The Forest School Announces New Vision and Mission

Tropical foresters of the class of 2019 overlook a birding tower in Panama during a tropical ecology field trip. Photo courtesy of Caroline Tasirin '19 MFS.
August 17, 2021

By Sara Santiago ’19 MF, Forest Fellow & Rosa Goldman ’19 MF, Forest Fellow

Over a year ago, the School formally changed its name to the Yale School of the Environment and re-established The Forest School as “a School within a School.” We have experienced remarkable momentum and some growing pains over the past year as we continue to work in pursuit of our goals – connecting people, forests, and forestry for a sustainable future. We also have taken this period as an opportunity to re-imagine our vision and mission, with the input of alumni, students, faculty, and staff.

While the School structure and name is new, a vision and mission for Yale Forestry certainly is not. As a program, Yale Forestry’s vision, mission, and strategic goals were last documented in 1994 in “Redefining Forestry at Yale” by John Gordon, Pinchot Professor, and Jane Coppock, Special Assistant to the Dean. Meetings with faculty, master’s students, and doctoral students contributed to a report outlining a vision for an ideal forestry program and the steps to get there. The three main goals of this report were: 1) to attract and educate leaders, 2) to focus on the science-policy interface of forests, and 3) to use the forest as a teaching concept throughout the broader School.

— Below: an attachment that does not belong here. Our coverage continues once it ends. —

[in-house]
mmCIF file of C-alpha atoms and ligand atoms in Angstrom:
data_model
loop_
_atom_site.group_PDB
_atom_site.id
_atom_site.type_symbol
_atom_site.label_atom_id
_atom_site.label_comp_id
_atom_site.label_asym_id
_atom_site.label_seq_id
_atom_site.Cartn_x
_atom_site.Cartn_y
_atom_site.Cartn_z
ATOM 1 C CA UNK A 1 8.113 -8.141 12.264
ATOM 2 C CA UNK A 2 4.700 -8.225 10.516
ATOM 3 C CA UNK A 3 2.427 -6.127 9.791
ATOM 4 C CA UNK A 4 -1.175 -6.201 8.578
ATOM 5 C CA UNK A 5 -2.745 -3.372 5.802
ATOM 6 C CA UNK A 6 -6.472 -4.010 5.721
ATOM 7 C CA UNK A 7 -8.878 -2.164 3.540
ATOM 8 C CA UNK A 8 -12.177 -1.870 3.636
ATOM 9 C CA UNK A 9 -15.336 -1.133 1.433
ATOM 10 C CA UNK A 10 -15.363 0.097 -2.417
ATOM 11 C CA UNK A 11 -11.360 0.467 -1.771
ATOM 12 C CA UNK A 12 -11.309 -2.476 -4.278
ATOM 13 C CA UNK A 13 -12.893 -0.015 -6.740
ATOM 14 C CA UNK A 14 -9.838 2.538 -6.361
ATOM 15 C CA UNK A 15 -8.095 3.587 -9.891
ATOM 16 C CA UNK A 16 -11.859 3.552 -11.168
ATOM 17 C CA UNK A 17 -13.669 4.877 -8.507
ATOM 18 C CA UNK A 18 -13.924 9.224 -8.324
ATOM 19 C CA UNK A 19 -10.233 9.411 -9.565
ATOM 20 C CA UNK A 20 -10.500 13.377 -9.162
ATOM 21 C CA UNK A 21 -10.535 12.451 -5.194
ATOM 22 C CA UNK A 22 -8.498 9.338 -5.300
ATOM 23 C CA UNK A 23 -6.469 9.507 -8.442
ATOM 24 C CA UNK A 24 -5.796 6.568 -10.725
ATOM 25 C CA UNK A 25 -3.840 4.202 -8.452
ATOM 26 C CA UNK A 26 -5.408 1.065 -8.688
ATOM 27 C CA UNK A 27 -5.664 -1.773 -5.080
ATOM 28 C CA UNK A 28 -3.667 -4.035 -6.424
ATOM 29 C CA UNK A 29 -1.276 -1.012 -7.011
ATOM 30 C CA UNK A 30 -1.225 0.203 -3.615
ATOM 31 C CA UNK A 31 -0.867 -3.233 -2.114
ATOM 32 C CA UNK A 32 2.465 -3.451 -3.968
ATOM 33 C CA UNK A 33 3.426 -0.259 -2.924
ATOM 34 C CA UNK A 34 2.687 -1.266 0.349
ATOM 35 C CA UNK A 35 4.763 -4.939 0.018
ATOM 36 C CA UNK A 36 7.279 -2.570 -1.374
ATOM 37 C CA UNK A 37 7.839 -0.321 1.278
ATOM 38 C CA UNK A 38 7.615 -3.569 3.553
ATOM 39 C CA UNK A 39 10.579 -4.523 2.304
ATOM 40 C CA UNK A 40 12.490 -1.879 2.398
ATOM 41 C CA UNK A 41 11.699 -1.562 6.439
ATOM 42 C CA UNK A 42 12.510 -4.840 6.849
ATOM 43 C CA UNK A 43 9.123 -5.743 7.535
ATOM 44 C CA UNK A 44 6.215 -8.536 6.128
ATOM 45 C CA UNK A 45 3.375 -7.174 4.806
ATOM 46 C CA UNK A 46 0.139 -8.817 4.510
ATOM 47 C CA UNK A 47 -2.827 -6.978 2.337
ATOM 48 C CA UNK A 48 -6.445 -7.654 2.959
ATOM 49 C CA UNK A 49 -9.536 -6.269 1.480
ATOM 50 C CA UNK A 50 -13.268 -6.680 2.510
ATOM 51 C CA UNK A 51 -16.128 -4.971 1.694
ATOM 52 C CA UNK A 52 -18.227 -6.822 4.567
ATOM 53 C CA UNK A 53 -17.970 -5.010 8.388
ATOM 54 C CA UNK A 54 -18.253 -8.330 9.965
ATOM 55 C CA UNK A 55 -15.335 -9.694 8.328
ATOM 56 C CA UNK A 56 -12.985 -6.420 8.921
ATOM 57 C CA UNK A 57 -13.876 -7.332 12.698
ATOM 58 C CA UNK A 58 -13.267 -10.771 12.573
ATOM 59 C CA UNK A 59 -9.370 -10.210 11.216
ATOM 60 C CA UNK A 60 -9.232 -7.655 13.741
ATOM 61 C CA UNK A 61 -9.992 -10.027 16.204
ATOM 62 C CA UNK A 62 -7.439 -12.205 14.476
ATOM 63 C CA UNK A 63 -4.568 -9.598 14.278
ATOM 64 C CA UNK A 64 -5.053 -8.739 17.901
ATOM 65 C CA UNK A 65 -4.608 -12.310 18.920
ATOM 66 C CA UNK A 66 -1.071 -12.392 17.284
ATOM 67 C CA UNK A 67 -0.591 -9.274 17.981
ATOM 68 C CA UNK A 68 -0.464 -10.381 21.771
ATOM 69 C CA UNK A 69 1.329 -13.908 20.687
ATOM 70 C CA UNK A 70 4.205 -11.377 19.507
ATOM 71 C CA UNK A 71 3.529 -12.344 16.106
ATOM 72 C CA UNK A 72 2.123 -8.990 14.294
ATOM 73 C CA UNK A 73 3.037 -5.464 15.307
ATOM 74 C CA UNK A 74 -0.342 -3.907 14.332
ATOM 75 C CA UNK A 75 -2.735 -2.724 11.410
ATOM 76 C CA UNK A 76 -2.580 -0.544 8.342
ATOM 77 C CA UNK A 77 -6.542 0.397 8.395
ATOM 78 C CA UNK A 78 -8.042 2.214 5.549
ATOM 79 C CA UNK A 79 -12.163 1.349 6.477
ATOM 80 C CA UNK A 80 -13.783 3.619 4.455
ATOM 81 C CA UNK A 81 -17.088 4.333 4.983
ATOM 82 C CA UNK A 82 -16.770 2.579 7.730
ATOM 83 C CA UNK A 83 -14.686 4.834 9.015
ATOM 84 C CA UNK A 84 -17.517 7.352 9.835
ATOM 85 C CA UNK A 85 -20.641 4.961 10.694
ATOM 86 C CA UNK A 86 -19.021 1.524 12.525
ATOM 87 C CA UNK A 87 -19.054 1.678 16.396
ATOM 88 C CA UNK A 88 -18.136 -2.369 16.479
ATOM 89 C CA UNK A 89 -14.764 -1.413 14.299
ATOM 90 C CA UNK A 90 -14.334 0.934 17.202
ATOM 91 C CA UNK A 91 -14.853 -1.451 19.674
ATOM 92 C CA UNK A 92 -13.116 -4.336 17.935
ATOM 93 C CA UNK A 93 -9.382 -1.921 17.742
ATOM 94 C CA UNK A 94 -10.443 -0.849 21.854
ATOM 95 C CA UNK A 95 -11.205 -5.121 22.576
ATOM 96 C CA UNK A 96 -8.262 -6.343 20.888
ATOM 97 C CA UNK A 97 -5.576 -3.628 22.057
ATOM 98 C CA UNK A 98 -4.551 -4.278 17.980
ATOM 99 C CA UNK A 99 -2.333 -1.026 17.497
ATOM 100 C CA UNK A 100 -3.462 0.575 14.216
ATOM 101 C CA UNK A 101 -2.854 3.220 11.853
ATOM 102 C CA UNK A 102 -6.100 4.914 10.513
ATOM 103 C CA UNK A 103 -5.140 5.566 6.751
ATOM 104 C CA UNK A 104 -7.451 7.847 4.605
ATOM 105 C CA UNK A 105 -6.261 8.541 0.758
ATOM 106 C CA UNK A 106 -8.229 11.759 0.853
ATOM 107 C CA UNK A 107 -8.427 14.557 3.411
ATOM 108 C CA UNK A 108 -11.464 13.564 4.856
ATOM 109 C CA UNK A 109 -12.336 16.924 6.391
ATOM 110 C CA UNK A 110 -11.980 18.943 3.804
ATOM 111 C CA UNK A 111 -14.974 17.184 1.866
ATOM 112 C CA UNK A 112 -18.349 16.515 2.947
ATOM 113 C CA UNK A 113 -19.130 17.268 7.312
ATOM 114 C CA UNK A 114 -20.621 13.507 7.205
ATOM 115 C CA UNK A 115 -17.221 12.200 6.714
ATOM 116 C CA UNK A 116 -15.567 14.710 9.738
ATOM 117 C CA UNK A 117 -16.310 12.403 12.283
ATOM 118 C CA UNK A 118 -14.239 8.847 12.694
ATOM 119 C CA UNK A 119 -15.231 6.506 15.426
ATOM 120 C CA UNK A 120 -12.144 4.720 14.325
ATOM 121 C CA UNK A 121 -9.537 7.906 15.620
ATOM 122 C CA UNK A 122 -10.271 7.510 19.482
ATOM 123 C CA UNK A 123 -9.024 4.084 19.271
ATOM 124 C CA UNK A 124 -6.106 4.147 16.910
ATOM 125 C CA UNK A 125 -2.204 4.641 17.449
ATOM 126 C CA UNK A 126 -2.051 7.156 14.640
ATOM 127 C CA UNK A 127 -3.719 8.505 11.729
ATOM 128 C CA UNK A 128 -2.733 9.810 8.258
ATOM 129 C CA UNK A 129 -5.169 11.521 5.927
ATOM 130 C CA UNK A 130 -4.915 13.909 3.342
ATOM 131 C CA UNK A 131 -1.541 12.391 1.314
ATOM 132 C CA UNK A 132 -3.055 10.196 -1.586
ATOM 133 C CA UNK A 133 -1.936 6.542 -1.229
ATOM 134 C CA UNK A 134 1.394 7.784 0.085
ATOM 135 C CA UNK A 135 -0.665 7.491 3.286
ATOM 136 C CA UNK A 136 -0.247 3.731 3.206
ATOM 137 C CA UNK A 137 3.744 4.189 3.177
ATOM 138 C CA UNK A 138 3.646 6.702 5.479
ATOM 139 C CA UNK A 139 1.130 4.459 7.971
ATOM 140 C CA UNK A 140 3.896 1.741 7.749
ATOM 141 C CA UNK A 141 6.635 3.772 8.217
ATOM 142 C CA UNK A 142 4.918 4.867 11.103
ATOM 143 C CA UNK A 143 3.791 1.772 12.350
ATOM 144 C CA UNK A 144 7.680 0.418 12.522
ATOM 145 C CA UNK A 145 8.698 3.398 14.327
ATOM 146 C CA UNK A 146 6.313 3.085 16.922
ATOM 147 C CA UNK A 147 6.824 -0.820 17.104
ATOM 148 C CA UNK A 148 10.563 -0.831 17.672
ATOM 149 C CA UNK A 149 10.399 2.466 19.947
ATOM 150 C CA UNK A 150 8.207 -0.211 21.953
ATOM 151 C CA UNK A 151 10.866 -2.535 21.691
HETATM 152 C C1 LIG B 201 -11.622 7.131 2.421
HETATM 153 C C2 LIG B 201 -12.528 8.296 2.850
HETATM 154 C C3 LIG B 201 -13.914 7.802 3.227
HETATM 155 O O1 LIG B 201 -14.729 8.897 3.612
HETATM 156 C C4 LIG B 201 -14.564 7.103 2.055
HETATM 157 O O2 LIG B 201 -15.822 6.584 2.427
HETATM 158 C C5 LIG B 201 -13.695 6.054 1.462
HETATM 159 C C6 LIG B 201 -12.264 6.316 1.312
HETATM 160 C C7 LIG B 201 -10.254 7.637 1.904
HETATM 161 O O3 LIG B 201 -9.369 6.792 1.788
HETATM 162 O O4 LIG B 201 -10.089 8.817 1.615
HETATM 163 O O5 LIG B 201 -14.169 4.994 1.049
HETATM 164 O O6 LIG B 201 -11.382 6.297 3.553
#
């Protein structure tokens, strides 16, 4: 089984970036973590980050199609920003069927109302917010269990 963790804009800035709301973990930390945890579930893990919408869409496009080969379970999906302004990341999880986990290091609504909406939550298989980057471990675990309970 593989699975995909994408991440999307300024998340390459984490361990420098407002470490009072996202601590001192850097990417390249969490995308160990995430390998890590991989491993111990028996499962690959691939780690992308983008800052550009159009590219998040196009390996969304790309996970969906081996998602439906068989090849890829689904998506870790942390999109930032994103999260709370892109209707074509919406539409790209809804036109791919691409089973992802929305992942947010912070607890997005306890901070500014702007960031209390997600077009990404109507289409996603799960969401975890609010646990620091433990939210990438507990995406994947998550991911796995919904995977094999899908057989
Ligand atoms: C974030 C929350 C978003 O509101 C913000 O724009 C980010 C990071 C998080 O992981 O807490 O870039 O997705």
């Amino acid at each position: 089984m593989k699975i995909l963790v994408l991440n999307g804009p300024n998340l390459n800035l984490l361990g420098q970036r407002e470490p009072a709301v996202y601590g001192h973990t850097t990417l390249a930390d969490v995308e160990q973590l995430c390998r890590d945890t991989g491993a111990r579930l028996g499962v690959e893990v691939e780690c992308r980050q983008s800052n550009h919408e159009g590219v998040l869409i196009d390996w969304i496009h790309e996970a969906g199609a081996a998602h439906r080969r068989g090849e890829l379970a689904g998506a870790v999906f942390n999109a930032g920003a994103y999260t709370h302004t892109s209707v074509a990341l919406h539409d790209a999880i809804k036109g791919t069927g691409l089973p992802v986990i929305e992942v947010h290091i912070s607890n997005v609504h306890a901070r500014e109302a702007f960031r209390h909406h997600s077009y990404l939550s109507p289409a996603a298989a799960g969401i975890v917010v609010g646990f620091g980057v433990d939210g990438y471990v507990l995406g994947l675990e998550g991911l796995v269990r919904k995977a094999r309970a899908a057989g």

These goals are not entirely passe. Then and now, Yale Forestry brings together experts to determine how to manage forests, for what and for whom, and over a global scope, just as the 1994 report aspired. Yale Forestry sees itself as a central hub, cultivating leaders and building connections in the forest sector. So, we asked, what parts do we keep from our prior vision, what needs to be refined in this historical moment, and where do we direct our energy, scholarship, and pursuits?

To determine these answers, we created a small working group, including post-graduate Forest Fellows Rosa Goldman ’19 MF and Sara Santiago ’19 MF, The Forest School’s Executive Director Gary Dunning, and its Senior Associate Dean Mark Ashton. As a group, we devised a process to receive valuable input from the very community that makes up The Forest School – faculty, staff, alumni, and current students.

Over the past year, we worked closely with the Poorvu Center for Teaching and Learning at Yale University to develop survey, interview, and focus group questions for current students, alums, faculty, and staff. We wanted feedback from each of these groups about the varied experiences they have had at The Forest School, the benefits and shortcomings of attending and/or working at The Forest School, and the needs of forests and people now and into the future – all of which would inform our vision and mission.